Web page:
However, some stars, called Cepheid variables, get caught in large, days-long cycles that keep oscillating for many years. What causes this oscillation? Here it comes: helium!
Henrietta Leavitt was an astronomer in the early 1900s. She became an expert in recognizing and measuring Cepheid variables. Noticing that the Cepheids in the small magellanic cloud had a regular period-to-brightness relationship, Leavitt was able to build a crucial early piece of what would become our cosmic yardstick. Her story is both triumphant and tragic, and I’ll save it for my article if I ever write it. For now I’ll tell just the helium part of the story.
It turns out that the reason Cepheid variables are, well, variable, is that helium near the surface of these stars is undergoing a phase change. No, not from liquid to gas. Stars are much too hot for anything like liquid helium to exist. Instead, the phase change is from one type of ionized helium to another.
OK, so what is ionized helium?
Helium may be number one in our hearts, but on the periodic table it’s always number two. Every helium atom has two protons in its nucleus – otherwise it isn’t helium. Normally, helium also has two electrons buzzing about outside the nucleus. Normally.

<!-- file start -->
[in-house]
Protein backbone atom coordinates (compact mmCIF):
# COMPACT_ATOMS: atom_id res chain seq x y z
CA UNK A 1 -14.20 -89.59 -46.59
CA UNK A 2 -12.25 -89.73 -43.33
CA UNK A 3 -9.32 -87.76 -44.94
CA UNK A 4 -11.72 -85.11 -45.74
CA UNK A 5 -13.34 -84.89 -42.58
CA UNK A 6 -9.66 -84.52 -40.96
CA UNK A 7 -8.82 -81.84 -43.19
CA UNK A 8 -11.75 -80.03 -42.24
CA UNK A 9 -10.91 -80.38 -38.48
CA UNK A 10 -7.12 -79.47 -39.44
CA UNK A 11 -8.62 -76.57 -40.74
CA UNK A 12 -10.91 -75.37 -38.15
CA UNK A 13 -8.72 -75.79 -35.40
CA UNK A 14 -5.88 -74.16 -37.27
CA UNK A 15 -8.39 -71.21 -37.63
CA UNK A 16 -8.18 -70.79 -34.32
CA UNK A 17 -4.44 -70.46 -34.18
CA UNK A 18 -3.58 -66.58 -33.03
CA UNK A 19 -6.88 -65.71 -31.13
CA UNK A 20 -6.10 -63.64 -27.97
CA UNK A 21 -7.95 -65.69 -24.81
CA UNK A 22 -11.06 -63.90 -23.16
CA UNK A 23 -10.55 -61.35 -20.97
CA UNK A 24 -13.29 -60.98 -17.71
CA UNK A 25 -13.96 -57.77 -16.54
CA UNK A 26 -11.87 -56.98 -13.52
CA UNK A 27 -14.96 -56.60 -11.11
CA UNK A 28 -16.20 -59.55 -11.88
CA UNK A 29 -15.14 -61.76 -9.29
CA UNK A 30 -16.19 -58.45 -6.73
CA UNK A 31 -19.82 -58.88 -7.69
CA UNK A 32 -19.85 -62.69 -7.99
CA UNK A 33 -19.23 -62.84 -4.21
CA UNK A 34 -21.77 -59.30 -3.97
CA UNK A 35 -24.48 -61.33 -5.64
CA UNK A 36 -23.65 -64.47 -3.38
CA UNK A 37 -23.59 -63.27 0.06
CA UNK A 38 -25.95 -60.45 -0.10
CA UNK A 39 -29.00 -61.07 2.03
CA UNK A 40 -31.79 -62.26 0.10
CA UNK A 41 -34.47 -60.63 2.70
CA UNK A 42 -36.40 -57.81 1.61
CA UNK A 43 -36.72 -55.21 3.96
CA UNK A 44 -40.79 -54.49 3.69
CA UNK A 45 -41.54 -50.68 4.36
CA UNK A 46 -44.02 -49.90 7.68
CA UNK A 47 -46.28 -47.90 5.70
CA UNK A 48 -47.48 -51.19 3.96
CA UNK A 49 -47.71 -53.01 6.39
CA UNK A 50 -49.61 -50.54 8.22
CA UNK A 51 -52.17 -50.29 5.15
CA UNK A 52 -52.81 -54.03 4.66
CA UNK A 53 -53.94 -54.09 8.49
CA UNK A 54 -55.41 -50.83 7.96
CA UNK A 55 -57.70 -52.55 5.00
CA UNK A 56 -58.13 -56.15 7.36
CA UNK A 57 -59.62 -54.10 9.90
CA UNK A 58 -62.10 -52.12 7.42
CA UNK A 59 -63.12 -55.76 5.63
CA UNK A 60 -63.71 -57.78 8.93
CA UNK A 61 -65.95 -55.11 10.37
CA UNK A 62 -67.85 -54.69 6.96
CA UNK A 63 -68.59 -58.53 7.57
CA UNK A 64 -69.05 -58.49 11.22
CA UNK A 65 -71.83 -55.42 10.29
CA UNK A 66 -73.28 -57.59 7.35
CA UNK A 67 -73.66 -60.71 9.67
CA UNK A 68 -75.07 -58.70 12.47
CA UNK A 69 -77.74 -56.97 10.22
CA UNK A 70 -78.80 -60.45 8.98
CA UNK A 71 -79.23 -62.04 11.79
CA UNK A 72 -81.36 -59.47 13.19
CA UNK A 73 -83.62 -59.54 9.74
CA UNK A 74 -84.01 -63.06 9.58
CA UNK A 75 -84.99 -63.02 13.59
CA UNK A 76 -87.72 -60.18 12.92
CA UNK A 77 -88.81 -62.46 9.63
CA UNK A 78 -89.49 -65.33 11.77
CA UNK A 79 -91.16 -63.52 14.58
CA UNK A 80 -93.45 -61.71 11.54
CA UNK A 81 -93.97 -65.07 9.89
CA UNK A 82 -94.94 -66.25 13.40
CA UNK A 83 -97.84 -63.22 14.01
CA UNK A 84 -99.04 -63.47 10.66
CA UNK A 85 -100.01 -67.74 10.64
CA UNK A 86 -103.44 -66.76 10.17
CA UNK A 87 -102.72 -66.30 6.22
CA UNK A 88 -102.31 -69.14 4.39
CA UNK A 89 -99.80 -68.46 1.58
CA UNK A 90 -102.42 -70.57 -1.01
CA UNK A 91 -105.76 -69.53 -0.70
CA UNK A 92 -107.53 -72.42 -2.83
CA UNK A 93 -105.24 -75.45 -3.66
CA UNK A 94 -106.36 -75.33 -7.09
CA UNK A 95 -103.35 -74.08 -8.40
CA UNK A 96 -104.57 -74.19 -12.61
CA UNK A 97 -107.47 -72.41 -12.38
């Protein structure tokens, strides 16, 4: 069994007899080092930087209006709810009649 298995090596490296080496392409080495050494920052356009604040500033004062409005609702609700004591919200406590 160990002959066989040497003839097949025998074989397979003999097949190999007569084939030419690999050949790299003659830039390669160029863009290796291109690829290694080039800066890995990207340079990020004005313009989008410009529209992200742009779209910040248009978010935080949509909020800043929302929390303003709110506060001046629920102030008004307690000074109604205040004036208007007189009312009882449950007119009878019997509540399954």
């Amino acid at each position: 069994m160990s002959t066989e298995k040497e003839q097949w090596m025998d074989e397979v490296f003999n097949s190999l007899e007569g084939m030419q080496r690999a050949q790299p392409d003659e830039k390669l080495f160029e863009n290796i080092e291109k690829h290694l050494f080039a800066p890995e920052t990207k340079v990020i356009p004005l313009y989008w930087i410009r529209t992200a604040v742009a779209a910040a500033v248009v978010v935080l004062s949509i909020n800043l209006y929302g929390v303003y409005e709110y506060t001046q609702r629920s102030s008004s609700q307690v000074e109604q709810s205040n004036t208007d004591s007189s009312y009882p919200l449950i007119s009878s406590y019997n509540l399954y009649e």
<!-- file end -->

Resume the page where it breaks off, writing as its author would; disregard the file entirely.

But stars aren’t normal. As Laura Dern once said, they’re “hotter’n Georgia asphalt.”
Inside a hot star (stop it, this is a family blog!), there’s lots of energy. Deep in the interior, no atoms have electrons. As you move out toward the edge of the star, however, atoms start to recapture some or all of their lost electrons.
A Cepheid variable is a star nearing the end of its short life. For most of its life cycle, the star is no more variable than our own Sun is. But Cepheids are bigger than the Sun, and so they burn through their hydrogen fuel much more quickly than the Sun does, in just millions instead of billions of years. At some point, the mixture of chemicals in the star is just right to cause the star to start blinking brighter and dimmer. By the time such a star starts to blink, it has burned its hydrogen fuel and has started in on its helium. In the core, helium fuses into carbon, oxygen, and heavier elements. Away from the core, helium isn’t fusing, but it is hot enough to have lost one, but not both, of its electrons. We say that the helium is singly ionized. This ionized helium near the star’s surface is the key to its blinking behavior. How? Read on!
The funny thing about ions is that they interact strongly with light. This makes sense if you think about it; light is nothing more (and nothing less!) than waves of electromagnetism. Ions have an electric charge. When electromagnetic waves reach ions, they interact. This means the ions are somewhat opaque – they absorb the energy of the light and heat up.